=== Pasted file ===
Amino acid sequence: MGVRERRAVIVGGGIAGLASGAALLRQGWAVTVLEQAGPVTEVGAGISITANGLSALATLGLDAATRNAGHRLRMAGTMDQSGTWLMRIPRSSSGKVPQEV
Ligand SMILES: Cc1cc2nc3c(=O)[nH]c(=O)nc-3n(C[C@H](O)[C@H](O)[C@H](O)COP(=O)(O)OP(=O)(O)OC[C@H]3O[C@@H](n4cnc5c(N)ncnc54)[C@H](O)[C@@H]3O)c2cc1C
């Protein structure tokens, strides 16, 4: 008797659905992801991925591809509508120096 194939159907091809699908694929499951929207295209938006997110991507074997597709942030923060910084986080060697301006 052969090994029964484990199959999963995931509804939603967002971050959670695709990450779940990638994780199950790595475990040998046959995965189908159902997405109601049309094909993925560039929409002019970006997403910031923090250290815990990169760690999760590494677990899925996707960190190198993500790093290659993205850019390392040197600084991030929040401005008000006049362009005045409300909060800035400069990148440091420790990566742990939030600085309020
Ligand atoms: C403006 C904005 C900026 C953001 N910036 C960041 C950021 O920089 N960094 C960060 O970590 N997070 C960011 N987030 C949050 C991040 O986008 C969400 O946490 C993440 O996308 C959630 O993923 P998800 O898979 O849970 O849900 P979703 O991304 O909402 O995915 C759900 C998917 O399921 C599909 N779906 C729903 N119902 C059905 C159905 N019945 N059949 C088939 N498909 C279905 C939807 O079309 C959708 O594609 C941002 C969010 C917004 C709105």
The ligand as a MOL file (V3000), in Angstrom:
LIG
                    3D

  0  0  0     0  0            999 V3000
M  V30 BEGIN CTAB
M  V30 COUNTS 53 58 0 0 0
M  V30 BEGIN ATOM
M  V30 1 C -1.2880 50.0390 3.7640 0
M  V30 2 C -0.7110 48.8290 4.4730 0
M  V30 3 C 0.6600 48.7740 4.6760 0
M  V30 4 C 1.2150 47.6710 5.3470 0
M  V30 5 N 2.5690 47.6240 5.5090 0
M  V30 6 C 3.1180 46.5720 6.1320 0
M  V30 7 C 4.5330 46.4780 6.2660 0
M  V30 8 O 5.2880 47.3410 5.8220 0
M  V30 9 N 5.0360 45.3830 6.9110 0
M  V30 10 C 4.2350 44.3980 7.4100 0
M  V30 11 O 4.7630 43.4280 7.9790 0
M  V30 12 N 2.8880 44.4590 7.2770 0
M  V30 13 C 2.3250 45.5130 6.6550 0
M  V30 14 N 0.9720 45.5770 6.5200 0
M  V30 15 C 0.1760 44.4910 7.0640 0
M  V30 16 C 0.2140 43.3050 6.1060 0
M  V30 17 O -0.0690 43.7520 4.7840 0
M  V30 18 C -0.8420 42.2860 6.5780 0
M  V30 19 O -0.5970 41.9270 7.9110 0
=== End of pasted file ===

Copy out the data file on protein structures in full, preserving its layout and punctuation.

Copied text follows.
Amino acid sequence: MGVRERRAVIVGGGIAGLASGAALLRQGWAVTVLEQAGPVTEVGAGISITANGLSALATLGLDAATRNAGHRLRMAGTMDQSGTWLMRIPRSSSGKVPQEV
Ligand SMILES: Cc1cc2nc3c(=O)[nH]c(=O)nc-3n(C[C@H](O)[C@H](O)[C@H](O)COP(=O)(O)OP(=O)(O)OC[C@H]3O[C@@H](n4cnc5c(N)ncnc54)[C@H](O)[C@@H]3O)c2cc1C
């Protein structure tokens, strides 16, 4: 008797659905992801991925591809509508120096 194939159907091809699908694929499951929207295209938006997110991507074997597709942030923060910084986080060697301006 052969090994029964484990199959999963995931509804939603967002971050959670695709990450779940990638994780199950790595475990040998046959995965189908159902997405109601049309094909993925560039929409002019970006997403910031923090250290815990990169760690999760590494677990899925996707960190190198993500790093290659993205850019390392040197600084991030929040401005008000006049362009005045409300909060800035400069990148440091420790990566742990939030600085309020
Ligand atoms: C403006 C904005 C900026 C953001 N910036 C960041 C950021 O920089 N960094 C960060 O970590 N997070 C960011 N987030 C949050 C991040 O986008 C969400 O946490 C993440 O996308 C959630 O993923 P998800 O898979 O849970 O849900 P979703 O991304 O909402 O995915 C759900 C998917 O399921 C599909 N779906 C729903 N119902 C059905 C159905 N019945 N059949 C088939 N498909 C279905 C939807 O079309 C959708 O594609 C941002 C969010 C917004 C709105």
The ligand as a MOL file (V3000), in Angstrom:
LIG
                    3D

  0  0  0     0  0            999 V3000
M  V30 BEGIN CTAB
M  V30 COUNTS 53 58 0 0 0
M  V30 BEGIN ATOM
M  V30 1 C -1.2880 50.0390 3.7640 0
M  V30 2 C -0.7110 48.8290 4.4730 0
M  V30 3 C 0.6600 48.7740 4.6760 0
M  V30 4 C 1.2150 47.6710 5.3470 0
M  V30 5 N 2.5690 47.6240 5.5090 0
M  V30 6 C 3.1180 46.5720 6.1320 0
M  V30 7 C 4.5330 46.4780 6.2660 0
M  V30 8 O 5.2880 47.3410 5.8220 0
M  V30 9 N 5.0360 45.3830 6.9110 0
M  V30 10 C 4.2350 44.3980 7.4100 0
M  V30 11 O 4.7630 43.4280 7.9790 0
M  V30 12 N 2.8880 44.4590 7.2770 0
M  V30 13 C 2.3250 45.5130 6.6550 0
M  V30 14 N 0.9720 45.5770 6.5200 0
M  V30 15 C 0.1760 44.4910 7.0640 0
M  V30 16 C 0.2140 43.3050 6.1060 0
M  V30 17 O -0.0690 43.7520 4.7840 0
M  V30 18 C -0.8420 42.2860 6.5780 0
M  V30 19 O -0.5970 41.9270 7.9110 0